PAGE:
So how do you find the document type? Maybe it's the URI String found at .@context or at .@context.@vocab or at .@context[0] or at .@context[0].@vocab or maybe someplace else. Could it be .@context[1] instead? The specs don't have much to say about that.

But the specs could have mandated a single way to do it, declaring that it's a list of objects, each object with a @vocab property, and that the first one is the document-type. One place to look. But no.

What type of value should you expect?

According to section 4.1

In addition to the global identifier (expressed as an absolute IRI using the id property) and an "object type" (expressed using the type property), all instances of the Object type share a common set of properties
Okay, so Actors & Objects should have a mapping as a value, and that mapping should contain at least id & type attributes. Except they don't have to:
All properties are optional (including the id & type).
Would it hurt to make those required? But even worse, according to Example 4 it looks like those values can be strings instead of maps/objects. They appear to be URIs but it's not documented. So if you get a String here, all bets are off.
Links suffer the same value-type issue

Similar to above, a Link like an image can have a String as the value, an Object as the value, or a list. And the list can be composed of heterogeneous types, strings, objects, and maybe lists? Who knows? It's not clearly defined anywhere. This could have been defined once as a list of objects, and everything would fit. But no.

Hierarchy inversion

An IntransitiveActivity has an Actor but no Object. But the ActivityStreams spec defines defines an IntransitiveActivity as

specializations of the Activity type that represent intransitive actions.
This means from an object-oriented perspective an IntransitiveActivity is a sub-class of an Activity. However this means that Activity objects have an Object, but their IntransitiveActivity sub-classes don't.
Type of type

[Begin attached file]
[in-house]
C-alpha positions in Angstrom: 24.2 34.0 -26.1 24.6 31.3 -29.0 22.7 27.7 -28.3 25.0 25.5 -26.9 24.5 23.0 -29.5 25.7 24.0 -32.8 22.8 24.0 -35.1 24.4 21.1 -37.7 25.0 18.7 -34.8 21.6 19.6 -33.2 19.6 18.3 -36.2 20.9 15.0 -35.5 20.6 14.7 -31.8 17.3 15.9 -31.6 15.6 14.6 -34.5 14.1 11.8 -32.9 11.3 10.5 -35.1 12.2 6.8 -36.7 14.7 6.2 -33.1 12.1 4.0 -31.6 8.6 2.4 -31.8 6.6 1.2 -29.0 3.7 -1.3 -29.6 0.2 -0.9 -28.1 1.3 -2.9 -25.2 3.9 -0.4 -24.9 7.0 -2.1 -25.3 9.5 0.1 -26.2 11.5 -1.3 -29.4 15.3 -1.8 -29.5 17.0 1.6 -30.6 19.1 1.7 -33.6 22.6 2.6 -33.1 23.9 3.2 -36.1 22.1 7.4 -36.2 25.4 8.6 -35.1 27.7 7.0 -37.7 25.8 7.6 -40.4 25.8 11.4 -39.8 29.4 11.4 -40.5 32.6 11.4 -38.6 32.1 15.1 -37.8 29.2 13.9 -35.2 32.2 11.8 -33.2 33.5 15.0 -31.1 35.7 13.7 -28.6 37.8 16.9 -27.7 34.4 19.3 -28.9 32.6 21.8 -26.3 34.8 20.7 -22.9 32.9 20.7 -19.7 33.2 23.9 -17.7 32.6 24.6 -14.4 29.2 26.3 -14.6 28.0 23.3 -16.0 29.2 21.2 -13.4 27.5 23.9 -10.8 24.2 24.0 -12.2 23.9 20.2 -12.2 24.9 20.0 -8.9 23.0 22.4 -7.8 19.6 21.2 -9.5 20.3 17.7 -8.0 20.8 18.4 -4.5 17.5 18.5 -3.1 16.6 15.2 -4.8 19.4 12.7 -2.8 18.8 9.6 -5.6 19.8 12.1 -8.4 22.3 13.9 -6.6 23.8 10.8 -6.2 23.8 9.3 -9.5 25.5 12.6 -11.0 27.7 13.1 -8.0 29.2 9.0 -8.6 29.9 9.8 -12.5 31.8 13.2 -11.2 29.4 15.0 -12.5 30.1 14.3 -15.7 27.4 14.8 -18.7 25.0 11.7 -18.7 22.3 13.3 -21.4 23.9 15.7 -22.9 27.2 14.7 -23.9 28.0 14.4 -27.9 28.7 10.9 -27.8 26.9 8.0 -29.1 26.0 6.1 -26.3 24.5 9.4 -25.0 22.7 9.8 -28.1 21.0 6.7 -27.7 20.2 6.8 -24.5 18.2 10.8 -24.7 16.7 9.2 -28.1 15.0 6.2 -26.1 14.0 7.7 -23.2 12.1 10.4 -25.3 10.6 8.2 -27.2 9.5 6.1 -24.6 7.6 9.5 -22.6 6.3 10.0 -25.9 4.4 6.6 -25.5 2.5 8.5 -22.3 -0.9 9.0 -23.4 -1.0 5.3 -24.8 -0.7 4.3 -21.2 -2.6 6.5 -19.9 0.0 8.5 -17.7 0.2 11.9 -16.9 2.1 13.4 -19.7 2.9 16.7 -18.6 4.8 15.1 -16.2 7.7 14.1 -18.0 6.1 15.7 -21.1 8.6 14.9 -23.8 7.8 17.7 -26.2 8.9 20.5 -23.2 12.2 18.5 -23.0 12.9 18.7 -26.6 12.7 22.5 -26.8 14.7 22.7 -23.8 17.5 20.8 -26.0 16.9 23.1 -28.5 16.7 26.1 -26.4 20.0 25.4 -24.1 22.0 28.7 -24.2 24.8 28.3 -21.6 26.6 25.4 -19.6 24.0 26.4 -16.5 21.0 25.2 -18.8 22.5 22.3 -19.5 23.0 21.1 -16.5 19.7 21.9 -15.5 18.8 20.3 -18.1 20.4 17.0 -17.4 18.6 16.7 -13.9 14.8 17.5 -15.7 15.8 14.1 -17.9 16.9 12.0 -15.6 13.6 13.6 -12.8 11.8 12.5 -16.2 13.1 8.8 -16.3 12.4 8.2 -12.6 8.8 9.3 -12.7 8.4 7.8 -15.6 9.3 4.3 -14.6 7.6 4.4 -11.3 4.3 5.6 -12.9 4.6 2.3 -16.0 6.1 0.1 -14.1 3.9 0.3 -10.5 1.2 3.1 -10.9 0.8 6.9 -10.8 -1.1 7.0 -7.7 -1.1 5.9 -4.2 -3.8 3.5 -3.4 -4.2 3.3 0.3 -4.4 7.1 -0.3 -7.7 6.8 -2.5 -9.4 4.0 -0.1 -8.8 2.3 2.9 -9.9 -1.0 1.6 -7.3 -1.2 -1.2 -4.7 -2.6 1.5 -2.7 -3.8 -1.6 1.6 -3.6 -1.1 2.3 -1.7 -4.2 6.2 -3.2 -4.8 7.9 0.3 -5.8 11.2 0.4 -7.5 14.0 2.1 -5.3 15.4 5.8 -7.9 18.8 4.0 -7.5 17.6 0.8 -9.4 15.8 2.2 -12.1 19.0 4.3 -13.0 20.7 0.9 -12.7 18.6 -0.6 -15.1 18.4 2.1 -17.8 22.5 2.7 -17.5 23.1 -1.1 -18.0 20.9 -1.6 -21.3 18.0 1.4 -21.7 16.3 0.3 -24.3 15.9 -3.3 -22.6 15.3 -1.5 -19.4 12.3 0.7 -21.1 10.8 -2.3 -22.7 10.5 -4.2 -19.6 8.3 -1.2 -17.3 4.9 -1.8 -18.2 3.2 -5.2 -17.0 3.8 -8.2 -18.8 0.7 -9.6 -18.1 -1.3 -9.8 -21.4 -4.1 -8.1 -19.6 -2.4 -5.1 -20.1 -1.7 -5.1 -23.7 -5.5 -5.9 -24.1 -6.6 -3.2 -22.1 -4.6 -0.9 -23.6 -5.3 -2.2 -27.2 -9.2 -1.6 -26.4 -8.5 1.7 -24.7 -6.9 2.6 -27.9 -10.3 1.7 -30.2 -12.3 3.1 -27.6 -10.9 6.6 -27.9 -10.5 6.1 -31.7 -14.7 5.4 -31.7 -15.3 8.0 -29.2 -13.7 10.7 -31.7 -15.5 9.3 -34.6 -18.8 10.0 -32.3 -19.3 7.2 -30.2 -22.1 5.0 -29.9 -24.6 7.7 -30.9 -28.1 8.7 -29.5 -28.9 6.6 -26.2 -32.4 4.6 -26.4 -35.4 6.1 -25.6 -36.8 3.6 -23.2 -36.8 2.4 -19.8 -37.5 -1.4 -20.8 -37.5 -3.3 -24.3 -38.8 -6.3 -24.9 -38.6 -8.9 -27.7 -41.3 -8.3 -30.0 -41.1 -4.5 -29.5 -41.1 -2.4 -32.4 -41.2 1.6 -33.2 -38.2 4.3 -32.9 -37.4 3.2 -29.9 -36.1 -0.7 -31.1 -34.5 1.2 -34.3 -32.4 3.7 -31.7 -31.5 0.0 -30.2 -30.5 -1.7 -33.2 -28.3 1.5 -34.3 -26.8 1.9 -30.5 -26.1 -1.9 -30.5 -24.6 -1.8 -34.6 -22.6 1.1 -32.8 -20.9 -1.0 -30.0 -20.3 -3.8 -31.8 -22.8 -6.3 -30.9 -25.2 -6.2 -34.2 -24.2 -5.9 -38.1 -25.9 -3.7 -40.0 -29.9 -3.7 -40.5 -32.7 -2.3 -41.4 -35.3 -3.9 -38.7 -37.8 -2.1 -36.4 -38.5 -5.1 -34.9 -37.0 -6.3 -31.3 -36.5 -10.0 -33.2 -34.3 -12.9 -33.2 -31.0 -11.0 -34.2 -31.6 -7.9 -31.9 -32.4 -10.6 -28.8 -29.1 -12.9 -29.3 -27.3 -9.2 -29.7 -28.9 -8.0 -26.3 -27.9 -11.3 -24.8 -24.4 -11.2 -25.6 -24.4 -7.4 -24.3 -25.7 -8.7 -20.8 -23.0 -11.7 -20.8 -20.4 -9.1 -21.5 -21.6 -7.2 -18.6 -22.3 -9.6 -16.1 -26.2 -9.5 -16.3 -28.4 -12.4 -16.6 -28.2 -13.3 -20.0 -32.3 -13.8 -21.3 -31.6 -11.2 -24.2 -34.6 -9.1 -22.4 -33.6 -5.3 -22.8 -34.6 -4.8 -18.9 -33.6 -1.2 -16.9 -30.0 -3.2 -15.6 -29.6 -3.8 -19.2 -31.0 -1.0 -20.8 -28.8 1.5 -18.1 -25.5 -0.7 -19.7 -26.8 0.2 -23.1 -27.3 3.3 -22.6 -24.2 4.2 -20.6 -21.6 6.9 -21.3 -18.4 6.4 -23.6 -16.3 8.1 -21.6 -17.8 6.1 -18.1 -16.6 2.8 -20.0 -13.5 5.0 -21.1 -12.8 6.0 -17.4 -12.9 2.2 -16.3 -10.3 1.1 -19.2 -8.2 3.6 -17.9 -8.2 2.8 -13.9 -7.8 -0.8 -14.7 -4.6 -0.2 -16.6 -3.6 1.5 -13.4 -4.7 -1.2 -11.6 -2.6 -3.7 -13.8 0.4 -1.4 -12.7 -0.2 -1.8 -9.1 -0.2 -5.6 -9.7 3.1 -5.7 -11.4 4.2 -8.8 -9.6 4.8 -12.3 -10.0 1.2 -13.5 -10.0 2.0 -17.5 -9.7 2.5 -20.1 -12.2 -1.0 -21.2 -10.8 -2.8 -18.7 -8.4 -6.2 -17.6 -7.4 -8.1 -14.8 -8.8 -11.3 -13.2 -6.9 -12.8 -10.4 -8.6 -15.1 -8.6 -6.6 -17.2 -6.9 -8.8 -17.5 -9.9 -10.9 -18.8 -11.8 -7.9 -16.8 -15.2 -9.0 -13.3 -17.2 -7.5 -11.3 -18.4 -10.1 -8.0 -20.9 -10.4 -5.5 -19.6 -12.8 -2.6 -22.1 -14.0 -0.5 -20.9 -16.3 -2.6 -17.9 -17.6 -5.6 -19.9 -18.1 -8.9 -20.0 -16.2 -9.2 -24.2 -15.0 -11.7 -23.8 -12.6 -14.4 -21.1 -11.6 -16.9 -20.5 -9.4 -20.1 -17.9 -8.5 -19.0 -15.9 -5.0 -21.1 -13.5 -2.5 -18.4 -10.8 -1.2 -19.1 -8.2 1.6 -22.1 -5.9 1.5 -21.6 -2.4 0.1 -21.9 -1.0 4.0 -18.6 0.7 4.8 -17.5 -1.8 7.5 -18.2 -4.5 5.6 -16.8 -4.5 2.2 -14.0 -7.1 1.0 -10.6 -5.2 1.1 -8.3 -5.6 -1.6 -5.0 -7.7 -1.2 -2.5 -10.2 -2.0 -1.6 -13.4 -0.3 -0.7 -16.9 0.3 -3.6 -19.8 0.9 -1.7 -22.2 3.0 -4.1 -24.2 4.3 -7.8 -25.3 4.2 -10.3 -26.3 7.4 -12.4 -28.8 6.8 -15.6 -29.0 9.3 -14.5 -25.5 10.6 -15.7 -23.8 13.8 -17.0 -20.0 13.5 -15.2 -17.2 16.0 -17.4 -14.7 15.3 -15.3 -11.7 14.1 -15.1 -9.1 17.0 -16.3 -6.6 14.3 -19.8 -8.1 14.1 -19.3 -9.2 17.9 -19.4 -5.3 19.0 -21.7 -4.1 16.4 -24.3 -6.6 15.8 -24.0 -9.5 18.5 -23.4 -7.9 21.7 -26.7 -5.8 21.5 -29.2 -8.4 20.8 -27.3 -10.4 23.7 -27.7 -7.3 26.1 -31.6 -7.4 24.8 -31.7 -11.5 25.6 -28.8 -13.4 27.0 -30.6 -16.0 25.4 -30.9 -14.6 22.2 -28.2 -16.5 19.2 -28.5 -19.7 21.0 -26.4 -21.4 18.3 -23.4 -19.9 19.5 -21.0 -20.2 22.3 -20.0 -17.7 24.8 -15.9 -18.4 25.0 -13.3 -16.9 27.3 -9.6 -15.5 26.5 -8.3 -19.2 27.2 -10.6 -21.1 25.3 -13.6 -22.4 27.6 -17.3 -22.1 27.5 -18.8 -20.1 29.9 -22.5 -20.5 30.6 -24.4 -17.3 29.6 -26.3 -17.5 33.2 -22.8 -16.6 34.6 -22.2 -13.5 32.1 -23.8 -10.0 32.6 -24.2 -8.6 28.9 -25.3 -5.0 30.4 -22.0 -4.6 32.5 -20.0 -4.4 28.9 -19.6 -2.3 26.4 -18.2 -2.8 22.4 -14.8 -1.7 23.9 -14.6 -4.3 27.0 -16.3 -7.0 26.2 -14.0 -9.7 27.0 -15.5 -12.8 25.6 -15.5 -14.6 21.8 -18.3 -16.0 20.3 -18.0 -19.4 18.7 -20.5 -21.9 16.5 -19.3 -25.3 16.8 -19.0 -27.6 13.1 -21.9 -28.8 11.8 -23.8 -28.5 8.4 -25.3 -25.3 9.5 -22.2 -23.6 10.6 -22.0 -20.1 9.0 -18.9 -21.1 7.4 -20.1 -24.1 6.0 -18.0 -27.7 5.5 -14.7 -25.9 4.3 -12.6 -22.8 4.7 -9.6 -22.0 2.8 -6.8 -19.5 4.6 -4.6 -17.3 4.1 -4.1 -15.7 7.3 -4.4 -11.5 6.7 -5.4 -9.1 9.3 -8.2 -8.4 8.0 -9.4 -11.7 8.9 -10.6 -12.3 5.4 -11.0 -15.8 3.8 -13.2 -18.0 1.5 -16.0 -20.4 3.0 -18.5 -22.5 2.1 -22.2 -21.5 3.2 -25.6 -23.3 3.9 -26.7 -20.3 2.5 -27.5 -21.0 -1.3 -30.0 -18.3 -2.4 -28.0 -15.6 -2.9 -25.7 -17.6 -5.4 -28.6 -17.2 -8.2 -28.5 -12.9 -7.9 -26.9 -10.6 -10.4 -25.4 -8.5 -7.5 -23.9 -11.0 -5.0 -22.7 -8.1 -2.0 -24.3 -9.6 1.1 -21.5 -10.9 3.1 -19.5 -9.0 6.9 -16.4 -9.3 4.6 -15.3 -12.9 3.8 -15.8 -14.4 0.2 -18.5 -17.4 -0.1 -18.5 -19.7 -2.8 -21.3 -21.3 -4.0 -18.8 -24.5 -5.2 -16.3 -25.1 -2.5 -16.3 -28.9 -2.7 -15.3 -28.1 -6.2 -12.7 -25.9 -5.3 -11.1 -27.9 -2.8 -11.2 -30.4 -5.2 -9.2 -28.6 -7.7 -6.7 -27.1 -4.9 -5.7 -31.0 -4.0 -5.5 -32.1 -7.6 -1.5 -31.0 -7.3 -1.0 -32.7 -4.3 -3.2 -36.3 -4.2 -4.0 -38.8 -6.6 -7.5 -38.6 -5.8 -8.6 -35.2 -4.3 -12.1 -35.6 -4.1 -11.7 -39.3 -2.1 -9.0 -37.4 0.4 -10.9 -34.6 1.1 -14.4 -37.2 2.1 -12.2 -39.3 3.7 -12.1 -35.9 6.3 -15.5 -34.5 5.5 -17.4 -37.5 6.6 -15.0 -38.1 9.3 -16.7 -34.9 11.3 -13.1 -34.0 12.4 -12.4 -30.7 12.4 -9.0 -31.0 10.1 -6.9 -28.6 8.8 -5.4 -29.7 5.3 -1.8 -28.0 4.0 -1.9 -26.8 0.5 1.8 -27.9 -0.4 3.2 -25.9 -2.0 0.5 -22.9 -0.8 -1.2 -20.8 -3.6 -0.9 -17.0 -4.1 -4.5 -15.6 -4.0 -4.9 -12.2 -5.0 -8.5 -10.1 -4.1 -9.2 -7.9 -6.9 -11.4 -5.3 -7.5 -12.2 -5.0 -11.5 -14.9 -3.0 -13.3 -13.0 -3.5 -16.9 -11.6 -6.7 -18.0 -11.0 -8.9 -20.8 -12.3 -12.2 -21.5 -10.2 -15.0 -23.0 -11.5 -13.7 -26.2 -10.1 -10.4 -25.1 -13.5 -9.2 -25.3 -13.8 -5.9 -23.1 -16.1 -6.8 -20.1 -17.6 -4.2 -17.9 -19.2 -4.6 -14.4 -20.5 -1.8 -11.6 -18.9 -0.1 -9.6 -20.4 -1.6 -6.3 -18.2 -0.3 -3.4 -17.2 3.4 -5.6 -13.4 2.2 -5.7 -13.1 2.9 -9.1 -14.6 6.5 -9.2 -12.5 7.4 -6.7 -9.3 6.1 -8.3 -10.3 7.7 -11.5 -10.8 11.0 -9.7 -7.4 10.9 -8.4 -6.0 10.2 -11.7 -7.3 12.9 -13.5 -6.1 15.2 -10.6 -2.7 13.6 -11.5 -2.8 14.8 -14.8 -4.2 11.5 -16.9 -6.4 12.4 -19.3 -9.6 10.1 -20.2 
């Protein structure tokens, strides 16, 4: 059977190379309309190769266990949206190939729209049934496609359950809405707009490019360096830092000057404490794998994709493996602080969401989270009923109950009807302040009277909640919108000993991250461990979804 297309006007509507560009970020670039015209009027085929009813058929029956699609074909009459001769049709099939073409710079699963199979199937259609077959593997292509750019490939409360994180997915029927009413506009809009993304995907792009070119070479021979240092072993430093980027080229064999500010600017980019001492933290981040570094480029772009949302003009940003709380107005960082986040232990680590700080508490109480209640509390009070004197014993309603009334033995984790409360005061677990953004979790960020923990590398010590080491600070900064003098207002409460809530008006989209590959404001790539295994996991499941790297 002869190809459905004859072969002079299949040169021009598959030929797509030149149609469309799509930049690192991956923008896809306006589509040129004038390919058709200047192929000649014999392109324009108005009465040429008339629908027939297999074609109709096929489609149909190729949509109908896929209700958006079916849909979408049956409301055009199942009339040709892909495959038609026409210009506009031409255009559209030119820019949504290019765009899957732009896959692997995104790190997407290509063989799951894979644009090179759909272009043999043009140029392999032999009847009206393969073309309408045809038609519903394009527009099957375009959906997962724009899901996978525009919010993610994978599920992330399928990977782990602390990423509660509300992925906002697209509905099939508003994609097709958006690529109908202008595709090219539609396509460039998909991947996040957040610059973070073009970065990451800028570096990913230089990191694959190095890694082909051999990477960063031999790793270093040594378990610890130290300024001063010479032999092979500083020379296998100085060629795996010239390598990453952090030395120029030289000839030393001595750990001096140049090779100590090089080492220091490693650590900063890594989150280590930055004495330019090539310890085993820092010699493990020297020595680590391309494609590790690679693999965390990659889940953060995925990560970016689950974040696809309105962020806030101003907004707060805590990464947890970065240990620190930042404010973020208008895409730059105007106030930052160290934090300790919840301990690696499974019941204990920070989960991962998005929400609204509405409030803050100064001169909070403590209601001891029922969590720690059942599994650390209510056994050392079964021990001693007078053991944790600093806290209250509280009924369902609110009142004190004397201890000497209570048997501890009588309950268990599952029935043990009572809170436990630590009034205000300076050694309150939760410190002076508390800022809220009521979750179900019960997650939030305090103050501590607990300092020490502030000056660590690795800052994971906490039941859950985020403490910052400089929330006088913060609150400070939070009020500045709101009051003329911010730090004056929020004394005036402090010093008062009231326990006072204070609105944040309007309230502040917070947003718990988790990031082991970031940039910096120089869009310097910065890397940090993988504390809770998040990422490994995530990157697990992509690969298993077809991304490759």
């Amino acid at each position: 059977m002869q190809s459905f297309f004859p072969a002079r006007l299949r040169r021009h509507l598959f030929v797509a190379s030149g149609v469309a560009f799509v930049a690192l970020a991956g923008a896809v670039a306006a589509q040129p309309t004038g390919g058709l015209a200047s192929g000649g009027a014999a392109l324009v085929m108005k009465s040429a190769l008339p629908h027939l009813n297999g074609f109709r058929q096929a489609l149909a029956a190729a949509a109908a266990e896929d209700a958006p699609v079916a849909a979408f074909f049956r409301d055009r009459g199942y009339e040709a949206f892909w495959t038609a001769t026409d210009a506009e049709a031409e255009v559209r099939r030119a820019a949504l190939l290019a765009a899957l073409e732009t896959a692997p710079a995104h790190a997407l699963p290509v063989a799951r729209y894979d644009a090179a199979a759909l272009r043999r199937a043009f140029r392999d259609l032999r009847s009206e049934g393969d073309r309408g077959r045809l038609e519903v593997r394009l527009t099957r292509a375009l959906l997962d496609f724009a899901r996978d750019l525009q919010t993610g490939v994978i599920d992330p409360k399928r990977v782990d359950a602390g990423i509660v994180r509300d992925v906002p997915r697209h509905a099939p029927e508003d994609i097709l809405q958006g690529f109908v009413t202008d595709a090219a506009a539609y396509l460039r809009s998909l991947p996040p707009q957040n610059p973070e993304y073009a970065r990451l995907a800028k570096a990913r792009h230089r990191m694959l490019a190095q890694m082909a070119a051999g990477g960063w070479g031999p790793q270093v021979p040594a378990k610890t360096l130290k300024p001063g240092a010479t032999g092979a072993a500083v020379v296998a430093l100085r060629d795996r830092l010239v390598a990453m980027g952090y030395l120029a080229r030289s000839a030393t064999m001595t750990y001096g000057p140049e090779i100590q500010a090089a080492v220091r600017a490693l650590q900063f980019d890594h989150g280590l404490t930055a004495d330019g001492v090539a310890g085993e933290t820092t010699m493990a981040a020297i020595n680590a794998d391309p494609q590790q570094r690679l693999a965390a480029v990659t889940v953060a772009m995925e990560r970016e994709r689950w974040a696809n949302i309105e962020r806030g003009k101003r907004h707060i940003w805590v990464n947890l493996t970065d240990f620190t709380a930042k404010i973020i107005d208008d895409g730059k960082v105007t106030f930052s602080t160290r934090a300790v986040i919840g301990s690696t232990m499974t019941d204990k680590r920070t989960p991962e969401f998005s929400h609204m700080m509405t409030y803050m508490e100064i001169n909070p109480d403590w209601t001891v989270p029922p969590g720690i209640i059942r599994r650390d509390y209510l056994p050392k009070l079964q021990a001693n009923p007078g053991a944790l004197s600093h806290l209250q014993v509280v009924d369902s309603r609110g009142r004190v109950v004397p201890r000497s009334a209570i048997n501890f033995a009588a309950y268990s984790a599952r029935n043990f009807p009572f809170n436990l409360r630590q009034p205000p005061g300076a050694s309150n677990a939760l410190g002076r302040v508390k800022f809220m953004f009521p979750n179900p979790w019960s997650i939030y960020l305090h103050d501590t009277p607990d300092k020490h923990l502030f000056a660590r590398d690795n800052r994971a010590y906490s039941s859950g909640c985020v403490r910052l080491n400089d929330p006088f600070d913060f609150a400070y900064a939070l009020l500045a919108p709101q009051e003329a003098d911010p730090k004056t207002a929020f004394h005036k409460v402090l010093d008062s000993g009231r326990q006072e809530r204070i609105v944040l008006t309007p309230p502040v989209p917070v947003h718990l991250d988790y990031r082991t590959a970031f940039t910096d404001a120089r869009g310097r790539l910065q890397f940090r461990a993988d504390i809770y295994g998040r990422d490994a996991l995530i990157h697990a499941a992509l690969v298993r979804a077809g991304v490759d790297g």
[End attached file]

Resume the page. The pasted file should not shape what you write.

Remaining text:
Normally an object has a single type value, a String representing the type of the object. Cool. But sometimes instead of a String, the type can be a list of types. Again, are the entries in the list homogeneous? Nope. Composed of strings and objects. Can a list-entry be another list? Who knows. Check out Example 22 to see this abomination in play. And with disjoint types, you can end up with redundant data, the same value in multiple keys. It's not like this is a specification requiring precision or anything.

How big is a Collection?

A Collection and its sub-classes (OrderedCollection, CollectionPage, and OrderedCollectionPage) have both a totalItems property and an items property. But there are no requirements that these be disjoint. This means that you can have both properties and they can conflict. You could have a list of items with 5 elements in it, yet have the totalItems report 3 or 7 elements. Which should be displayed? It's not in the spec.

Pagination of an (unordered) Collection

If a collection is unordered, pagination through it makes zero sense. Pagination requires ordering.

Should you expect a String vs. a map?

The spec describes natural language values as a way to detect whether you should expect a String-value or a map-value. So if you use the name attribute, you get a String; and if you use the nameMap attribute, you get a map/object. Not too bad. But why not keep that consistent across all the fields (above) that are sometimes a String and sometimes a map? Like that @context attribute. Why not a @contextMap then? But why start with consistency now?

Which language wins?

If you specify the @context as an object, you can include a @language property to specify the default language of the object. Alternatively, you can specify various languages in certain *Map attributes such as Example 15. However, it also specifies

The special language tag "und" [undefined] can be used within the object form to explicitly identify a value whose language is unknown or undetermined.
So if you've specified a default language using @language, what language should "und" text be rendered as?
Markup? What flavor is it?

Some values contain markup. Some values don't. The content & summary do; the name doesn't. Which other fields do? Who knows. It's not well documented. What markup flavor? There are hints that markup in the content field is HTML, But is that explicitly required? And if it is, what DocType? HTML5? HTML4.01? XHTML? Why not use Markdown?

As we'll discover later, ActivityPub specifies a source attribute/extension that can have any flavor of source markup contingent on the mediaType attribute. That then gets converted to the markup in the name (or whatever other fields support markup). But that's a level higher than ActivityStreams which we're reading about here.

HTML markup part Ⅱ